Bertha, the 57.5-ft-dia tunnel-boring machine attempting to dig a 1.7-mile state Route 99 tunnel underneath Seattle, is stuck again, having progressed 4 ft after a delay in December. Now, Seattle Tunnel Partners (STP), a joint venture of Dragados USA and Tutor Perini Corp., have decided to build a shaft in order to reach the TBM after discovering the 35-ft-dia seals surrounding the main bearing are broken.
STP and Hitachi Zosen, the Japanese manufacturer of the $80-million, 7,000-ton, 300-ft-long machine, already have started on the plan to build a 120-ft-deep, 80-ft-wide shaft in order to reach the cutter head's face 50 ft below the surface. The plan is to access Bertha from the front, instead of through the 1,023 ft already tunneled to its back end.
"If [you enter] from the tunnel on the backside of the cutter head, access is difficult. It is a cramped environment," says Chris Dixon, STP project director. "If you go down from the surface, you have more room to work, less things to remove to get out of your way and a free-air environment, so people can work regular shifts with much more efficiency."
STP and the Washington State Dept. of Transportation have both said there is no timetable on how long it will take to reach the cutter head, perform the seal repairs and get Bertha moving again, but Dixon admits "it will take months," guaranteeing delays to the $3.1-billion Alaskan Way Viaduct replacement project.
Bertha was first shut down on Dec. 6, 2013, after a high temperature and lack of progress alerted operators to an issue. Officials believed an obstruction, such as a glacial boulder, caused the blockage. The machine had been performing better than expected, advancing 30 ft per day.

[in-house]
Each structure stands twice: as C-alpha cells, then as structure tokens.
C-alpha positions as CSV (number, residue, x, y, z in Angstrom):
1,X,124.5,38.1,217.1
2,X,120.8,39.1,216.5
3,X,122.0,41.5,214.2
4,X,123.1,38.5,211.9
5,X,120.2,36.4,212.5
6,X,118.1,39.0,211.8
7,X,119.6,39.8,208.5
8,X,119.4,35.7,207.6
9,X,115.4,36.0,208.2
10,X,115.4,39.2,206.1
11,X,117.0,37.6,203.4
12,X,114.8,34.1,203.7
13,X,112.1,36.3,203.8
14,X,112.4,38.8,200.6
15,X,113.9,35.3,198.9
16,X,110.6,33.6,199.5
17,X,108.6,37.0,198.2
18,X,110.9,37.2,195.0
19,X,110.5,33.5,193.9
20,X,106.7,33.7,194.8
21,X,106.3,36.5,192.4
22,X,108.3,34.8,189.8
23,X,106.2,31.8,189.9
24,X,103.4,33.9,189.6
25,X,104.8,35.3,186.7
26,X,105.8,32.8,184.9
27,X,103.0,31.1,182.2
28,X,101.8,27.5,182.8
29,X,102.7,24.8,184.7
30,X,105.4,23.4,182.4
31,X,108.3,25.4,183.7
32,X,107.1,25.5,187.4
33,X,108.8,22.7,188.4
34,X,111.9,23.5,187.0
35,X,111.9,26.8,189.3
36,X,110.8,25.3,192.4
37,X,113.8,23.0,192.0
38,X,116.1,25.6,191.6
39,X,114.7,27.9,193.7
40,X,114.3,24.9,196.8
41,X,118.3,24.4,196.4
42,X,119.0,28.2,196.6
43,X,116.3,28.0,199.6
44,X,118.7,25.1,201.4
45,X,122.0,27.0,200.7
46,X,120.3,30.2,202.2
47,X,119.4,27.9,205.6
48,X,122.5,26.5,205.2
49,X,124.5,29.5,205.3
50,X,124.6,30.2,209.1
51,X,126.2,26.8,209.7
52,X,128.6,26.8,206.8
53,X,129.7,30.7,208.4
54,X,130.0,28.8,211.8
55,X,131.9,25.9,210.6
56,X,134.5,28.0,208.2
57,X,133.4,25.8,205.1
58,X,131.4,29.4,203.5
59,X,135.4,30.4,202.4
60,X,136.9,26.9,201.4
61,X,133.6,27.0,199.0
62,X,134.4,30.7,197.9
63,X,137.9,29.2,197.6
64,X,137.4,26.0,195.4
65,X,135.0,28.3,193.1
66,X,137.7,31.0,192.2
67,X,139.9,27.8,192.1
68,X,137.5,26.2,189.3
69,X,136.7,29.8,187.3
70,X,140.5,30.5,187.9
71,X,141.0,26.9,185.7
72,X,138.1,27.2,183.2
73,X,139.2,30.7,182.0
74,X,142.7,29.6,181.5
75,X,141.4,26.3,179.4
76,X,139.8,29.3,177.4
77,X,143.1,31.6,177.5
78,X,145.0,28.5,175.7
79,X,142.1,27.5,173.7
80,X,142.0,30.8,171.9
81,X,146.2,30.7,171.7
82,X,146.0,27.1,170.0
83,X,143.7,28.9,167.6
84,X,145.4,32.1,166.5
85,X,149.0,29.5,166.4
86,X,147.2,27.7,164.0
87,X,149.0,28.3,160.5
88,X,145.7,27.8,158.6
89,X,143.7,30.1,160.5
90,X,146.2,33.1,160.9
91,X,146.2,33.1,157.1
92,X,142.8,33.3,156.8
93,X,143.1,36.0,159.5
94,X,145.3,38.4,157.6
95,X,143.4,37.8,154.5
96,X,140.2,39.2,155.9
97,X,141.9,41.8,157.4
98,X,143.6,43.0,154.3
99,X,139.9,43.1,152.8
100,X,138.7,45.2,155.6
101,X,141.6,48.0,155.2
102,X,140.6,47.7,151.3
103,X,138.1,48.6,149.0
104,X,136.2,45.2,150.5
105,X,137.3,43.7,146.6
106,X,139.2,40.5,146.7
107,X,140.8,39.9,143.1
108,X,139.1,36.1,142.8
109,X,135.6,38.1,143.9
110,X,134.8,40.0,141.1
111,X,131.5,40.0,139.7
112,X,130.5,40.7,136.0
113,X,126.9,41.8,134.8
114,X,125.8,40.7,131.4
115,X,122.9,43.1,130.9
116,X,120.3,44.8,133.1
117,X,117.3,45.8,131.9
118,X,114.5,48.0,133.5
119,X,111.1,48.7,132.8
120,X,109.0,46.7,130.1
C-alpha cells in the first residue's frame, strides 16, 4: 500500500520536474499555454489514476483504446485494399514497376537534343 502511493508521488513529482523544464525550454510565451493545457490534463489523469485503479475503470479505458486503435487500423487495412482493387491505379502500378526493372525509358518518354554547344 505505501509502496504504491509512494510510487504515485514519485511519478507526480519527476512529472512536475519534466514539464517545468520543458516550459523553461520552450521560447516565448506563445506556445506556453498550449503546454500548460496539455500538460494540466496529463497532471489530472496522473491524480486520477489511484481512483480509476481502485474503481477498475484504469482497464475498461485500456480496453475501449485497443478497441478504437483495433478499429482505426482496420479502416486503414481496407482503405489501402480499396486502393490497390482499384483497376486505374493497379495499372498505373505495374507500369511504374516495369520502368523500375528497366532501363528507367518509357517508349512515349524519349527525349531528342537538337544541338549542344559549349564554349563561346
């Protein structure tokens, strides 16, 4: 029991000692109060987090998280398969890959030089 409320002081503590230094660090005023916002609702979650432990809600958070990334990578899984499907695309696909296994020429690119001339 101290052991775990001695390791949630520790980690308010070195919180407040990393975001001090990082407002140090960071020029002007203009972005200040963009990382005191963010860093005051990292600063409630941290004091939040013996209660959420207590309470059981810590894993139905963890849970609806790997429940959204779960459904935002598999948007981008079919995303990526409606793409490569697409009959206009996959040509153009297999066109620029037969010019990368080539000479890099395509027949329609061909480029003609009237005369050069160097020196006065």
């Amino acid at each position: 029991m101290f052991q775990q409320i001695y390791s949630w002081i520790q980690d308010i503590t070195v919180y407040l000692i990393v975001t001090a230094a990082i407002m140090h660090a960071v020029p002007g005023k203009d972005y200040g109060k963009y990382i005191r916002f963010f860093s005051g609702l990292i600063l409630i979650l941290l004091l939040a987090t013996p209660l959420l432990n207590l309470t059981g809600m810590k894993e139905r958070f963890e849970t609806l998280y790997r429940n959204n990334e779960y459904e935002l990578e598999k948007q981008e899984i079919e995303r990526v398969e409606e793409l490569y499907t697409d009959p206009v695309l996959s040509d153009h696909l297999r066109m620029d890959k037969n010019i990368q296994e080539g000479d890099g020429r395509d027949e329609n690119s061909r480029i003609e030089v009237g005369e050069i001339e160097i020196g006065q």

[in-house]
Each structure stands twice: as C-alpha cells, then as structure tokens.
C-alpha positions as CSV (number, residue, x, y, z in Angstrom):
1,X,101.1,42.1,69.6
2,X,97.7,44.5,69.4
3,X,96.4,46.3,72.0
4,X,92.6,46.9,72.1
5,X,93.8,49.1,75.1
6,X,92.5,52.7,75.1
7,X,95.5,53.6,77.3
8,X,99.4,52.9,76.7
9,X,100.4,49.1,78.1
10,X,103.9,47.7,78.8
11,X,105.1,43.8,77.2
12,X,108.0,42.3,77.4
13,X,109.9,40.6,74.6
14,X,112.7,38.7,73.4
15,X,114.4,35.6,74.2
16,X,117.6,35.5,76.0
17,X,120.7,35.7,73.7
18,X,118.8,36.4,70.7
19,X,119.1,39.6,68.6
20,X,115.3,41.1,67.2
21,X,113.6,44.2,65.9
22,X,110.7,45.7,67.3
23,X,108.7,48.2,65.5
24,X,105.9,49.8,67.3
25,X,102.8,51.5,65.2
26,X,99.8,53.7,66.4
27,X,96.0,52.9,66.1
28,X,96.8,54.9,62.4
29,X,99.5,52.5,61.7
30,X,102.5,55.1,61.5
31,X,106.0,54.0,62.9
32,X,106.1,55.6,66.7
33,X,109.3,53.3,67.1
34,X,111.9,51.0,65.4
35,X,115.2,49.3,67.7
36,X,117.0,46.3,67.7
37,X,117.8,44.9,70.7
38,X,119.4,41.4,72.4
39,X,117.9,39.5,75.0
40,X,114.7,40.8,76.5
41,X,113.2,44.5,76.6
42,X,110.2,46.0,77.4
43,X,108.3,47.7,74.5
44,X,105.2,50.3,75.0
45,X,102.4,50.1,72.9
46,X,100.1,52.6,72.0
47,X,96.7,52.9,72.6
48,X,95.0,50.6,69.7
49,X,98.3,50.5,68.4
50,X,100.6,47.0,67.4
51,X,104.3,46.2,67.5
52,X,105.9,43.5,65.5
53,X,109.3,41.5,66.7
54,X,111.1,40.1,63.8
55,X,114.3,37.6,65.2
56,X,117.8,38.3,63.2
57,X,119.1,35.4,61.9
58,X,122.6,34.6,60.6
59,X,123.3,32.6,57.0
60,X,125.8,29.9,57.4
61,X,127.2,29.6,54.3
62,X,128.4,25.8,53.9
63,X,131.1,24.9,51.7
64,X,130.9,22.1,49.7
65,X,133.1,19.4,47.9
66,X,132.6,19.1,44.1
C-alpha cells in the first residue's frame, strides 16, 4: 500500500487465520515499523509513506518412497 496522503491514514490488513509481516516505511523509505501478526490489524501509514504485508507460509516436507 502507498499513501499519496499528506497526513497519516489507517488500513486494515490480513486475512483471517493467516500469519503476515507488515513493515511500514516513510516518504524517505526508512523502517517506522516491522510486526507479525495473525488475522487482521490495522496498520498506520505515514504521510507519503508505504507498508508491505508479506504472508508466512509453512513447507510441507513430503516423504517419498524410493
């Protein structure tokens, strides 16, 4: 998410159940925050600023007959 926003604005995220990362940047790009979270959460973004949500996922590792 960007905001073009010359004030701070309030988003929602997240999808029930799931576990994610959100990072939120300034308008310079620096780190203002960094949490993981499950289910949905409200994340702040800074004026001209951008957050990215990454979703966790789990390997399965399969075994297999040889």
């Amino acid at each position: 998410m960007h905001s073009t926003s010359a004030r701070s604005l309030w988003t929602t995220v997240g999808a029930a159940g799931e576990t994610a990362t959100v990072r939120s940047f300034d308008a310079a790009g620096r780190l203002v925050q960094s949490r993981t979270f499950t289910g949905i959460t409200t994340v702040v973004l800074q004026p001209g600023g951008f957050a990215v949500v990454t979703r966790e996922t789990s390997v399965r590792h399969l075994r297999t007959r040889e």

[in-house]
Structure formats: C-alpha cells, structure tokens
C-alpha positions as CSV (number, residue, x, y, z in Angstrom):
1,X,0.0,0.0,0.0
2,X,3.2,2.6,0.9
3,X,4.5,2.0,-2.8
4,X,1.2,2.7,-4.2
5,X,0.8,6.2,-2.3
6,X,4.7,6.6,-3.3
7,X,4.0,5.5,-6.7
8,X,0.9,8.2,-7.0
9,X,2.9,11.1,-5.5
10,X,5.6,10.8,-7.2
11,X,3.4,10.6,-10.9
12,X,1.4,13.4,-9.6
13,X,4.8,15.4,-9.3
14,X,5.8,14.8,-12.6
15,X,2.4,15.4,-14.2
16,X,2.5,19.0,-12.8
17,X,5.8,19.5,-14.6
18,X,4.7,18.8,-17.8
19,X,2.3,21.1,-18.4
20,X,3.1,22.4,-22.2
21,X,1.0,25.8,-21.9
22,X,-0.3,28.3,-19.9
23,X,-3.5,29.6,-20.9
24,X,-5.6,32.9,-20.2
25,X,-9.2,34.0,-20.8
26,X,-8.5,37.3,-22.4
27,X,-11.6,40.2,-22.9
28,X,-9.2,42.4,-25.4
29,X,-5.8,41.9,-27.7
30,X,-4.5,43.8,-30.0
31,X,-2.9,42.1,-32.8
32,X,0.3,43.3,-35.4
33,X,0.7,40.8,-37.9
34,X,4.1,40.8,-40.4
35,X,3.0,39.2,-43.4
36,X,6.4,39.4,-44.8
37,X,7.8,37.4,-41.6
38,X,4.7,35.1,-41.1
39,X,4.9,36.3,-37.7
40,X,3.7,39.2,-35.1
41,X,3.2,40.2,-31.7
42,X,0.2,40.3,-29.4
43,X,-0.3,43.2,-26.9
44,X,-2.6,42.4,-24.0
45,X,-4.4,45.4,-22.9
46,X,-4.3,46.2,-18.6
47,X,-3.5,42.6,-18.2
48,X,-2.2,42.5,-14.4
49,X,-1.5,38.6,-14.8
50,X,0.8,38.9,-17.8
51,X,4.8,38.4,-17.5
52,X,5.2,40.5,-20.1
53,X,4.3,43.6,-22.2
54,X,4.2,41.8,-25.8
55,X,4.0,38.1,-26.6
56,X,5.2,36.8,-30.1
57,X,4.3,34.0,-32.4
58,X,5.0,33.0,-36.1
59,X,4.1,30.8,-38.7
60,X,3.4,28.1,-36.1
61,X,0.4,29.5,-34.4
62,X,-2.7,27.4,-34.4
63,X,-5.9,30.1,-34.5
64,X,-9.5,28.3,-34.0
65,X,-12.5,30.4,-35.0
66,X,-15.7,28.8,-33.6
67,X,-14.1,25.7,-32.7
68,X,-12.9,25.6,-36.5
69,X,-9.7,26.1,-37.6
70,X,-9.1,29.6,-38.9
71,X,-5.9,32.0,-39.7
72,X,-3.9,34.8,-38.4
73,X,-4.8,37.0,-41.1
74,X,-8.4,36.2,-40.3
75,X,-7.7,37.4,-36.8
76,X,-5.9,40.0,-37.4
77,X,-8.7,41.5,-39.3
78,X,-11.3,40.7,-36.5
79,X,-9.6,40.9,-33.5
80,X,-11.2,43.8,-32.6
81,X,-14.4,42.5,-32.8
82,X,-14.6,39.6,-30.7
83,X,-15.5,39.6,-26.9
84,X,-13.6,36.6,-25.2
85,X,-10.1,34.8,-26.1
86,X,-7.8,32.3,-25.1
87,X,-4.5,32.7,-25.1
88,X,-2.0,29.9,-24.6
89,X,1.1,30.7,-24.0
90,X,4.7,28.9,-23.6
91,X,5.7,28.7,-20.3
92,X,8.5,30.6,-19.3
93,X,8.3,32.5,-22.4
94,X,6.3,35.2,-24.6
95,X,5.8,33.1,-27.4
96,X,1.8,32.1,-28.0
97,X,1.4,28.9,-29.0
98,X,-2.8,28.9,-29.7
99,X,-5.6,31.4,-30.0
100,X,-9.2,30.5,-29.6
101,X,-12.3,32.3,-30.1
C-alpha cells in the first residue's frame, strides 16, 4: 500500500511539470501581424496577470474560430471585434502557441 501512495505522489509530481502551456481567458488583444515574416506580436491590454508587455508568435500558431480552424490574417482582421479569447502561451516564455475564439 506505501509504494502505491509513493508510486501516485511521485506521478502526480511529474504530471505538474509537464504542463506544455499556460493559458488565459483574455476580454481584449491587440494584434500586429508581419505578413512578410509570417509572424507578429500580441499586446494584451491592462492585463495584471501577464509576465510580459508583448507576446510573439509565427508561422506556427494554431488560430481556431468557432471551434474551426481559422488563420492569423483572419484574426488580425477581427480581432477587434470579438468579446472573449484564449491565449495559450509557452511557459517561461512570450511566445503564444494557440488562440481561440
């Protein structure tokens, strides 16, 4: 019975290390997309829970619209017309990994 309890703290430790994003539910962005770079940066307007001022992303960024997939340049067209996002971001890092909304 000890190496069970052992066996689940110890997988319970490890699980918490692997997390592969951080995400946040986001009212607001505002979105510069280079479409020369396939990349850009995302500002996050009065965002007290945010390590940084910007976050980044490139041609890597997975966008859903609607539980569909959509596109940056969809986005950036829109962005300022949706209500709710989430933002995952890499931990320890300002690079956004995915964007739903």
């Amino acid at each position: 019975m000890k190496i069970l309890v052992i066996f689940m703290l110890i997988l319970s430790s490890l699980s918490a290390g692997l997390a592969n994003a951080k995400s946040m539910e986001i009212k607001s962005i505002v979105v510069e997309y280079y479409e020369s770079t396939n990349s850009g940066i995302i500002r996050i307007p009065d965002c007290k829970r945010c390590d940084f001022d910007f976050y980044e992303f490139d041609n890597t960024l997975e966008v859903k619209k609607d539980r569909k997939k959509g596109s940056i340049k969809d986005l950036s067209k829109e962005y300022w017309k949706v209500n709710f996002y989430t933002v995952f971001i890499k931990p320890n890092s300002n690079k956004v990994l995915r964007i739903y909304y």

Drilled test shafts and 158 hours of hyperbaric inspections found no obstruction, although the cutter-head tools were damaged and clogged with dirt. STP and WSDOT discovered an 8-in.-dia steel well casing during inspections. STP says the casing stopped Bertha, but WSDOT disagrees.
Crews tried to move Bertha again on Jan. 28 but shut her down on Jan. 29, after only 4 ft, due to internal machine temperature readings of 140°F, over 1.5 times the normal level.
Further investigation found the broken main bearing seals, although STP says the main bearing isn't damaged. Since broken main bearings are not uncommon on TBMs, the design-build contract stipulates a second main bearing must sit at the ready. Bertha is designed so that, at any point during the project, the main bearing can be replaced from within the tunnel and through the back.
That $5-million part, manufactured by German-based Rothe Erde, can arrive, if needed, for installation by the time the necessary work is done, says Todd Trepanier, WSDOT's Alaskan Way Viaduct Replacement program administrator. But for now, the plan is to replace the rubberized seals, which ensure grease limits friction and heat inside the machine. Dixon says the main bearing will get recertified before Bertha moves again.
Dixon says STP does not take "final acceptance" of the machine until 200 concrete liner rings are placed, so after 150 rings, Bertha is still under warranty from Hitachi Zosen. The final 10% payment to Hitachi isn't due until final acceptance.